Instead they focus on the 'fast' weight loss. All these fad diets counting points or eating only protein or just cabbage soup have no educational value whatsoever. So, as soon as you stop the 'fad' diet you simply go back to your old eating habits."
How do you get to work? If it's under 15km, cycling to the office would probably take less than an hour, and save you huge amounts of cash while the health benefits are endless. "People are less active in their daily lives," points out Nathalie Jones. "Although many people have a gym membership, this only really covers around three hours of exercise a week for most people who would consider themselves regular gym users.
"I see more and more people who hardly walk anywhere, drive to their work, sit at a desk and then drive home again. Therefore their calorie expenditure is markedly reduced."
You only need to peer into a McDonald's and watch the hordes of teens chowing down on salt-laden fries and burgers to realise that too many people simply aren't aware of the effect such food can have. "There's a lack of education on the type of food to consume and the amount of those foods we should be eating on a daily basis," says boot camp director Iain Reitze.
"This education should start at a very young age so it can continue into the teens and eventually be passed on to their children also. For example, on average a male should consume around 2,500 calories a day to maintain weight but in the USA the average calorific consumption is currently 4,000 calories a day."
The evolution issue
Millions of years ago, organising an evening meal was a much more strenuous affair, while these days, microwaves, fast food outlets and takeaways mean preparing our food has never been easier or required such little effort. "Our bodies are still hardwired for a different and far tougher world, one where survival required finding food, a world when there might be periods of famine, followed by feast," points out nutritionist Angela Walker.
"In that type of environment, it's pretty helpful to have the type of hardwiring that favours storage during times of excess or feast that will help you survive through times of famine. In our current world, the food we are surrounded with doesn't necessarily meet the needs of the bodies we have."
According to nutritionist Victoria Wills, increasing numbers of people are relying on food as a crutch, and it's this area that the government needs to focus on. "The focus of the media and government is on education," points out Victoria. "There may be 1 percent of the population remaining for whom it will come as news that a carrot is a better choice for your health than a chocolate bar. The issue is not one of education. The issue is a much more emotional one than that.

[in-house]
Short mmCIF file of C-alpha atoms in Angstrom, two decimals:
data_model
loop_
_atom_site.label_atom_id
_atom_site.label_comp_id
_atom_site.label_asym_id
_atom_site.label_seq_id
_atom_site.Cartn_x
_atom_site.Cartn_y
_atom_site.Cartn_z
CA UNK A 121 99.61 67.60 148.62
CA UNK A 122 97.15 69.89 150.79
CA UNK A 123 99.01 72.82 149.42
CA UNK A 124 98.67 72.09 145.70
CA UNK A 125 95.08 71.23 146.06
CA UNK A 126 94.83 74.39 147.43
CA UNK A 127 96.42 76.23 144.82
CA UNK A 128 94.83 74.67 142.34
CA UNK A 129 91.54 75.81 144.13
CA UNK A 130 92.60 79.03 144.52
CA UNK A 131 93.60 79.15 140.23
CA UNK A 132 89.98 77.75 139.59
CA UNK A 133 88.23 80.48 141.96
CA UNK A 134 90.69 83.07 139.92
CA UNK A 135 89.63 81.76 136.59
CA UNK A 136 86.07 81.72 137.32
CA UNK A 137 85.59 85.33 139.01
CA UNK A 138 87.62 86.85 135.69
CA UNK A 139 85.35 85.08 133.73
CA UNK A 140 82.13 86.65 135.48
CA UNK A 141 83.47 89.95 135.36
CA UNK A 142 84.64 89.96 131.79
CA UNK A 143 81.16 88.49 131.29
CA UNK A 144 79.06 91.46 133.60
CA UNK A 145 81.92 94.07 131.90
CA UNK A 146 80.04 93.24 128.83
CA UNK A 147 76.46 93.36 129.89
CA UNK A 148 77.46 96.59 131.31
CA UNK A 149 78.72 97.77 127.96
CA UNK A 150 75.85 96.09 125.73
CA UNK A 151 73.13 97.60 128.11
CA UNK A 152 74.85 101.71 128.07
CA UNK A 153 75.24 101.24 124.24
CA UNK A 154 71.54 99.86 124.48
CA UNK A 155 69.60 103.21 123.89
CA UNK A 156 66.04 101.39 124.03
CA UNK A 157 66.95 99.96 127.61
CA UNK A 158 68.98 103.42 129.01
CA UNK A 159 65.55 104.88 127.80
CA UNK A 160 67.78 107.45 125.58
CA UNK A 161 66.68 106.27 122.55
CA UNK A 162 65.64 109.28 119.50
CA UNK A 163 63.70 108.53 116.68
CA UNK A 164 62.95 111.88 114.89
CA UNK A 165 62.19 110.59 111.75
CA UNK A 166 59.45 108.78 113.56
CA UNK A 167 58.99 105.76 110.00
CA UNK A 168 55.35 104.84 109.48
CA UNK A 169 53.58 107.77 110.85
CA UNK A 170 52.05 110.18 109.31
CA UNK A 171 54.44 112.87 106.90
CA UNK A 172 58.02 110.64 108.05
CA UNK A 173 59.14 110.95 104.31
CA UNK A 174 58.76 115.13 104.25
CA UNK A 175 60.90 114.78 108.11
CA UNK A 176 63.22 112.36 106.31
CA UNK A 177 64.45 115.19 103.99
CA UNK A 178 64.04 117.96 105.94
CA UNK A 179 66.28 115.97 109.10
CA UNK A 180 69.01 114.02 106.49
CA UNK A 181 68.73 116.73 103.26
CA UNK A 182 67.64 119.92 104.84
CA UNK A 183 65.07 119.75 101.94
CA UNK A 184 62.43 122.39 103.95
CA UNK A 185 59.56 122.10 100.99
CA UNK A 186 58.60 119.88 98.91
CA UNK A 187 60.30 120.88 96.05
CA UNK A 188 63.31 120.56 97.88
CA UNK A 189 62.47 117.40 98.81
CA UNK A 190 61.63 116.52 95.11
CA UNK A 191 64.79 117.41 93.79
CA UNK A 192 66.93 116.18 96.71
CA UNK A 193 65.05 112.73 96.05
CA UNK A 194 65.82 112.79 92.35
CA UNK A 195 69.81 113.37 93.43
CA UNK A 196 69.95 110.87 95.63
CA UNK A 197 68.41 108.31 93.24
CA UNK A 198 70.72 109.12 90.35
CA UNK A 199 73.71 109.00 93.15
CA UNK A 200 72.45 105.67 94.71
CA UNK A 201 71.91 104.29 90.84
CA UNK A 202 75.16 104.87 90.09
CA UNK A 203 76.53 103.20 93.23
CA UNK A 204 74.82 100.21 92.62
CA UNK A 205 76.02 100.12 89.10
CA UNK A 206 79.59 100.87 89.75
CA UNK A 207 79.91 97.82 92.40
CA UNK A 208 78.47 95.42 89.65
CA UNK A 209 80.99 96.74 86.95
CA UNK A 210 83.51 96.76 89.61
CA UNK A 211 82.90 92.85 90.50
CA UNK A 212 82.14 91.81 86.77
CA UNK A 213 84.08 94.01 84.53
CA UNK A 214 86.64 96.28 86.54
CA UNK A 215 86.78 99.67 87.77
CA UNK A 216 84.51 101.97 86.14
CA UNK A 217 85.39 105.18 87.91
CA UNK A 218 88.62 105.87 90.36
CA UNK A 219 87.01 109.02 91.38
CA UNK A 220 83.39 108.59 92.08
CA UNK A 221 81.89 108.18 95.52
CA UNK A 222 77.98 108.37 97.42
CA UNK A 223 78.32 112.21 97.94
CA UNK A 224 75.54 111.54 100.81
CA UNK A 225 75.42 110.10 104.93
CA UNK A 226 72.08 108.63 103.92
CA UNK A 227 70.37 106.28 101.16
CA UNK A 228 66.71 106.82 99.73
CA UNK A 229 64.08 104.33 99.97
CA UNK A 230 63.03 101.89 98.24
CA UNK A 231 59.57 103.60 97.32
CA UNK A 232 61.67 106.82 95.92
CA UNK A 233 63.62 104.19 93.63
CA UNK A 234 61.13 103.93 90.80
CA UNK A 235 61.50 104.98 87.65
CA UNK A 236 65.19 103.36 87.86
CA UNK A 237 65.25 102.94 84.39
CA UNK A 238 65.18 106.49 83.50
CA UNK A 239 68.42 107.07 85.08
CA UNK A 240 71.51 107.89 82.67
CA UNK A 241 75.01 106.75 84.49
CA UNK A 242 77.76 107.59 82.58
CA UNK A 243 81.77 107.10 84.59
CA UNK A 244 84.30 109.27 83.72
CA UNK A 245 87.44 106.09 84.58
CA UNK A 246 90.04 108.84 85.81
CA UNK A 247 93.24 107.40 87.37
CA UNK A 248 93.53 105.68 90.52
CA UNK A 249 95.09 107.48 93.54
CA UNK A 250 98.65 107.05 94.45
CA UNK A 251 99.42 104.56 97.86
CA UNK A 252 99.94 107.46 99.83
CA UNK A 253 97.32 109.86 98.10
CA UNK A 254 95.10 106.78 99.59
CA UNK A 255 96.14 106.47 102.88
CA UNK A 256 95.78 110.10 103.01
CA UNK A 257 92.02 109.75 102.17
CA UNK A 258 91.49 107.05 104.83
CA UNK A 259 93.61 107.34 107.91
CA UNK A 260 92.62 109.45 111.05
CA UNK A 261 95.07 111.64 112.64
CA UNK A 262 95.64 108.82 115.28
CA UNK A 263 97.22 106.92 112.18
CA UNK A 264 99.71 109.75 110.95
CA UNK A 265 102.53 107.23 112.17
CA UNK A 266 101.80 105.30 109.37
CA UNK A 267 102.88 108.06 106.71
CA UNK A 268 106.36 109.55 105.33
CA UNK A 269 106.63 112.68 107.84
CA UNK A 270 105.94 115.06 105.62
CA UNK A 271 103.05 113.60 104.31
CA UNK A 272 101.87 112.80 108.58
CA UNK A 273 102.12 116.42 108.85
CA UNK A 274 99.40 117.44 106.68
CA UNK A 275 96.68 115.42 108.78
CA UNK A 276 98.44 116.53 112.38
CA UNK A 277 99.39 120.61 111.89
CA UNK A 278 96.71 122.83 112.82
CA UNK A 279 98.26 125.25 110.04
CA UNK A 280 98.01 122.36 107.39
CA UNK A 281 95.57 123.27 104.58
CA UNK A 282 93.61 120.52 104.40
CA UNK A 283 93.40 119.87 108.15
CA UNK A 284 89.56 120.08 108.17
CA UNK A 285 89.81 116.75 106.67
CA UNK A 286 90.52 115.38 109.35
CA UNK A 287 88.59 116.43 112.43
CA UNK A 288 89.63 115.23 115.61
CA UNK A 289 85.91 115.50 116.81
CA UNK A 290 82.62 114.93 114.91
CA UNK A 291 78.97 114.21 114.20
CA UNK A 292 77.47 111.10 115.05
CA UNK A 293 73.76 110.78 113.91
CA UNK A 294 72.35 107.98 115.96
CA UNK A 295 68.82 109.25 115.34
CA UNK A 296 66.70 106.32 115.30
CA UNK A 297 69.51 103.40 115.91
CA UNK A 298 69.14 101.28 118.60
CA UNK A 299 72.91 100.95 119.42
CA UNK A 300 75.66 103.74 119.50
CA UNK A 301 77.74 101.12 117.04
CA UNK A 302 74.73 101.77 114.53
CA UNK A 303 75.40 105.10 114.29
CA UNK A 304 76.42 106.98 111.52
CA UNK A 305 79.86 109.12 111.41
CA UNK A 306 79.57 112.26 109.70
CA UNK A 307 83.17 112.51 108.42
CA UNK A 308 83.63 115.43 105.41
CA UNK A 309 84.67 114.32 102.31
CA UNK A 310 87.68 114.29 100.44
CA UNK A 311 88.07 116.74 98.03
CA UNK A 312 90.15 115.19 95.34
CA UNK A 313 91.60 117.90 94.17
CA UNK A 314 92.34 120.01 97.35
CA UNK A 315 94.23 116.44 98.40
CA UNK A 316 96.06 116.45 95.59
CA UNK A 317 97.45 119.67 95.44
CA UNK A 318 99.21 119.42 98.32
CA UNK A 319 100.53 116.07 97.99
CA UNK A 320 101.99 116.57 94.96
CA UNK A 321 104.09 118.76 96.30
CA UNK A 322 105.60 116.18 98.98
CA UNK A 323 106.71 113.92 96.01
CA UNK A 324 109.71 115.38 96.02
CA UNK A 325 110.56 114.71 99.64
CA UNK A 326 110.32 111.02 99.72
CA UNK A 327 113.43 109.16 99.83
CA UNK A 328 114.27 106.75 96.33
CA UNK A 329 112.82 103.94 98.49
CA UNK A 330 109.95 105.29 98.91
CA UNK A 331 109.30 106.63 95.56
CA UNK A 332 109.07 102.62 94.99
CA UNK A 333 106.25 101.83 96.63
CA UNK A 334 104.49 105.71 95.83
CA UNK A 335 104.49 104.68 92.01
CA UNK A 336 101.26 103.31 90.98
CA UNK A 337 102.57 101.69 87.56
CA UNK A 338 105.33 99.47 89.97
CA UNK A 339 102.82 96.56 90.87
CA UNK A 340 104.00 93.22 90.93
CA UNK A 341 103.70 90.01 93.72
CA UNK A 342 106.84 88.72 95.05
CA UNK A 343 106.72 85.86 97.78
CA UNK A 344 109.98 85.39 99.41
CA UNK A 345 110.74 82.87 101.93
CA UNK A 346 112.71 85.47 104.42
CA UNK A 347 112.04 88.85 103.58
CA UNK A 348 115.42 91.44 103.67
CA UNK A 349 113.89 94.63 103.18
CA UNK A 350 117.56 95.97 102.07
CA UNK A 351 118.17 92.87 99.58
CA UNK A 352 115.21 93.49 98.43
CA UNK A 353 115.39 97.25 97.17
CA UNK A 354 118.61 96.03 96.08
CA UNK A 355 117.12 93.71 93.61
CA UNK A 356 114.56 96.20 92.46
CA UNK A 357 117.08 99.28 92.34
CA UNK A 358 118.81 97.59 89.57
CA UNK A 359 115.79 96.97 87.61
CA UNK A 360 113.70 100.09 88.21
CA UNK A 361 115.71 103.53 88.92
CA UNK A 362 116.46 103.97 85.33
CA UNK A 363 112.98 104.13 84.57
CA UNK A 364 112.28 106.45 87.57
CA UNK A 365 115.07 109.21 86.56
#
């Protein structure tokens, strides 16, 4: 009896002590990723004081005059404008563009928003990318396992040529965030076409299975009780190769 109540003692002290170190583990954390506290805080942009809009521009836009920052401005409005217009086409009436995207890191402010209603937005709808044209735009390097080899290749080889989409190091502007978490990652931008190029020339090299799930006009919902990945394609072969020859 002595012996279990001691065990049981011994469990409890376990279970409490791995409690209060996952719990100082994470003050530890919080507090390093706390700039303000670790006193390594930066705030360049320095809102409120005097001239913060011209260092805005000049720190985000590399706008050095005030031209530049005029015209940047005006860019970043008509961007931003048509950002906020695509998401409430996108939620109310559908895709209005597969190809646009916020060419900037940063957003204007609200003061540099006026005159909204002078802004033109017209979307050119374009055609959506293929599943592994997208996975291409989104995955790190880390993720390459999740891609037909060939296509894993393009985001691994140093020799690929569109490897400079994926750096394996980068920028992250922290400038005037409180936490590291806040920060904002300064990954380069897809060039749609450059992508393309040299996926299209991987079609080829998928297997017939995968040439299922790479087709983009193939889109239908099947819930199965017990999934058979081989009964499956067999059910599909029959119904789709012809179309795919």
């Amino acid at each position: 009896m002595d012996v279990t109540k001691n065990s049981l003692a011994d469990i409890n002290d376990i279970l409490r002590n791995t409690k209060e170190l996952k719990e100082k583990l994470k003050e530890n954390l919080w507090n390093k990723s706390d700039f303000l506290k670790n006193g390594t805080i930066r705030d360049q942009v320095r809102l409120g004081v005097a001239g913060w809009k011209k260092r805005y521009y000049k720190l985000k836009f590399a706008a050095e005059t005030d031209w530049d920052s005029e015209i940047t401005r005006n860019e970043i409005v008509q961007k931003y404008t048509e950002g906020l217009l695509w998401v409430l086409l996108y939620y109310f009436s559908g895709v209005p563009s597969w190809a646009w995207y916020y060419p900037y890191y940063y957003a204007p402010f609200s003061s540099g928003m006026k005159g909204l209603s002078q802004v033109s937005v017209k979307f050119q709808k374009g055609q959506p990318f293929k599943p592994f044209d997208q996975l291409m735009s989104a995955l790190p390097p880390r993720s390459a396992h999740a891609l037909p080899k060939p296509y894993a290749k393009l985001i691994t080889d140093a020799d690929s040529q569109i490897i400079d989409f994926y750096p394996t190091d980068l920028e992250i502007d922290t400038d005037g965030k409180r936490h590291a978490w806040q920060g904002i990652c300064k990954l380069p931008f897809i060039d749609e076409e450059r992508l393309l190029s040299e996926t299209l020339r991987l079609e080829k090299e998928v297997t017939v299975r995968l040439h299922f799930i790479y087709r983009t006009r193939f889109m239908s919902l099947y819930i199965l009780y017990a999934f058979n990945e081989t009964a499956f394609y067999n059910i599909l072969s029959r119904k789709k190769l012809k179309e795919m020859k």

"So many people use food to change their mood, to change the way they feel and to help themselves to feel better. Therefore the focus needs to shift away from education about food to education about different tools to help people manage moods and stress levels without using food."
The portion problem
Whether it's super-sized soft drinks or extra-large burgers, there's no denying that we're cramming more onto our plate than ever before. "Globally, there's a proven rise in portion sizes," says Jeffrey Lawton, a San Francisco-based nutritionist and personal chef who's worked with several high-profile celebrities. "Whether at home, a local eatery, or a fast food spot the sizes keep getting bigger. On a recent trip to Mexico I observed an obese eight-or-so-year-old boy carrying two 3 litre bottles of Coca Cola to the register with his family. Aside from the toxic ingredients in these products, they are designed to keep you wanting more.
The body needs balance and huge doses of sugar, fat, or salt keep us in a state where we are unable to truly identify food cravings. People want more bang for their buck but in turn they are actually getting more bang on their waistlines."